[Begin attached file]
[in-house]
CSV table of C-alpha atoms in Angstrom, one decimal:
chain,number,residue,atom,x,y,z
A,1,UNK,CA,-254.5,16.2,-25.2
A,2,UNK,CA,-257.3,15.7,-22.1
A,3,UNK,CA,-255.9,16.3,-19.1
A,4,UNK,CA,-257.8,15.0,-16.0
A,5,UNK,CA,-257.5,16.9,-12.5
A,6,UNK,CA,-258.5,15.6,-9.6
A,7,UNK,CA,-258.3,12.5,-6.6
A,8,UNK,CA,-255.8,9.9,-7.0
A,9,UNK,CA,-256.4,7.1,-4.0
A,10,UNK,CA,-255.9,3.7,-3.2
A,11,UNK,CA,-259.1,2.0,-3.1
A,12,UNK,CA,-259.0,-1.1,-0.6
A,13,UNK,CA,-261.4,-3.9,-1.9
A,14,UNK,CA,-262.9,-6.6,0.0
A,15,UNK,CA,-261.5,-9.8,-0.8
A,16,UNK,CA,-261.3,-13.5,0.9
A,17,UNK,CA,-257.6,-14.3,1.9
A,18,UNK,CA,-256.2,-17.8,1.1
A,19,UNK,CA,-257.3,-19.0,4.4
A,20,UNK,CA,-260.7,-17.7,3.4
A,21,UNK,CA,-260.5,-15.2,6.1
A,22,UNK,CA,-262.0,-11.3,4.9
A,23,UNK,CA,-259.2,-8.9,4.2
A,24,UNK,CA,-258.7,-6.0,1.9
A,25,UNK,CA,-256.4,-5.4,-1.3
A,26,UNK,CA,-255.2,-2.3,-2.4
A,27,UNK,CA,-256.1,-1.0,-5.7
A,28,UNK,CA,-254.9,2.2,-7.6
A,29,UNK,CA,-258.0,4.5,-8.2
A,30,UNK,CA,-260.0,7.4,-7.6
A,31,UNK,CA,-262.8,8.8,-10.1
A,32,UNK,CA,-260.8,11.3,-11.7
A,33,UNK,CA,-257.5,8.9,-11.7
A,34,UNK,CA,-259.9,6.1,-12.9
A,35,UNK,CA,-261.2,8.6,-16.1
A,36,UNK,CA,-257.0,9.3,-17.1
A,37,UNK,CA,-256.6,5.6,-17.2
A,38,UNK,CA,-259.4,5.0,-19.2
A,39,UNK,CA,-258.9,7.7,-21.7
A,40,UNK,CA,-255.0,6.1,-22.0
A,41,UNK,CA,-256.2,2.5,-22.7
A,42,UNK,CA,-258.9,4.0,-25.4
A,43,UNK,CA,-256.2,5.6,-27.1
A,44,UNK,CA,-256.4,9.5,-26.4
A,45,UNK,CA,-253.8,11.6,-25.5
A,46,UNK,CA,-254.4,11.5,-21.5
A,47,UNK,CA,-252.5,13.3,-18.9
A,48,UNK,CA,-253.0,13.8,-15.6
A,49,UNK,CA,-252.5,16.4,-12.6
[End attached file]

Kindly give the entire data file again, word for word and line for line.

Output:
[in-house]
CSV table of C-alpha atoms in Angstrom, one decimal:
chain,number,residue,atom,x,y,z
A,1,UNK,CA,-254.5,16.2,-25.2
A,2,UNK,CA,-257.3,15.7,-22.1
A,3,UNK,CA,-255.9,16.3,-19.1
A,4,UNK,CA,-257.8,15.0,-16.0
A,5,UNK,CA,-257.5,16.9,-12.5
A,6,UNK,CA,-258.5,15.6,-9.6
A,7,UNK,CA,-258.3,12.5,-6.6
A,8,UNK,CA,-255.8,9.9,-7.0
A,9,UNK,CA,-256.4,7.1,-4.0
A,10,UNK,CA,-255.9,3.7,-3.2
A,11,UNK,CA,-259.1,2.0,-3.1
A,12,UNK,CA,-259.0,-1.1,-0.6
A,13,UNK,CA,-261.4,-3.9,-1.9
A,14,UNK,CA,-262.9,-6.6,0.0
A,15,UNK,CA,-261.5,-9.8,-0.8
A,16,UNK,CA,-261.3,-13.5,0.9
A,17,UNK,CA,-257.6,-14.3,1.9
A,18,UNK,CA,-256.2,-17.8,1.1
A,19,UNK,CA,-257.3,-19.0,4.4
A,20,UNK,CA,-260.7,-17.7,3.4
A,21,UNK,CA,-260.5,-15.2,6.1
A,22,UNK,CA,-262.0,-11.3,4.9
A,23,UNK,CA,-259.2,-8.9,4.2
A,24,UNK,CA,-258.7,-6.0,1.9
A,25,UNK,CA,-256.4,-5.4,-1.3
A,26,UNK,CA,-255.2,-2.3,-2.4
A,27,UNK,CA,-256.1,-1.0,-5.7
A,28,UNK,CA,-254.9,2.2,-7.6
A,29,UNK,CA,-258.0,4.5,-8.2
A,30,UNK,CA,-260.0,7.4,-7.6
A,31,UNK,CA,-262.8,8.8,-10.1
A,32,UNK,CA,-260.8,11.3,-11.7
A,33,UNK,CA,-257.5,8.9,-11.7
A,34,UNK,CA,-259.9,6.1,-12.9
A,35,UNK,CA,-261.2,8.6,-16.1
A,36,UNK,CA,-257.0,9.3,-17.1
A,37,UNK,CA,-256.6,5.6,-17.2
A,38,UNK,CA,-259.4,5.0,-19.2
A,39,UNK,CA,-258.9,7.7,-21.7
A,40,UNK,CA,-255.0,6.1,-22.0
A,41,UNK,CA,-256.2,2.5,-22.7
A,42,UNK,CA,-258.9,4.0,-25.4
A,43,UNK,CA,-256.2,5.6,-27.1
A,44,UNK,CA,-256.4,9.5,-26.4
A,45,UNK,CA,-253.8,11.6,-25.5
A,46,UNK,CA,-254.4,11.5,-21.5
A,47,UNK,CA,-252.5,13.3,-18.9
A,48,UNK,CA,-253.0,13.8,-15.6
A,49,UNK,CA,-252.5,16.4,-12.6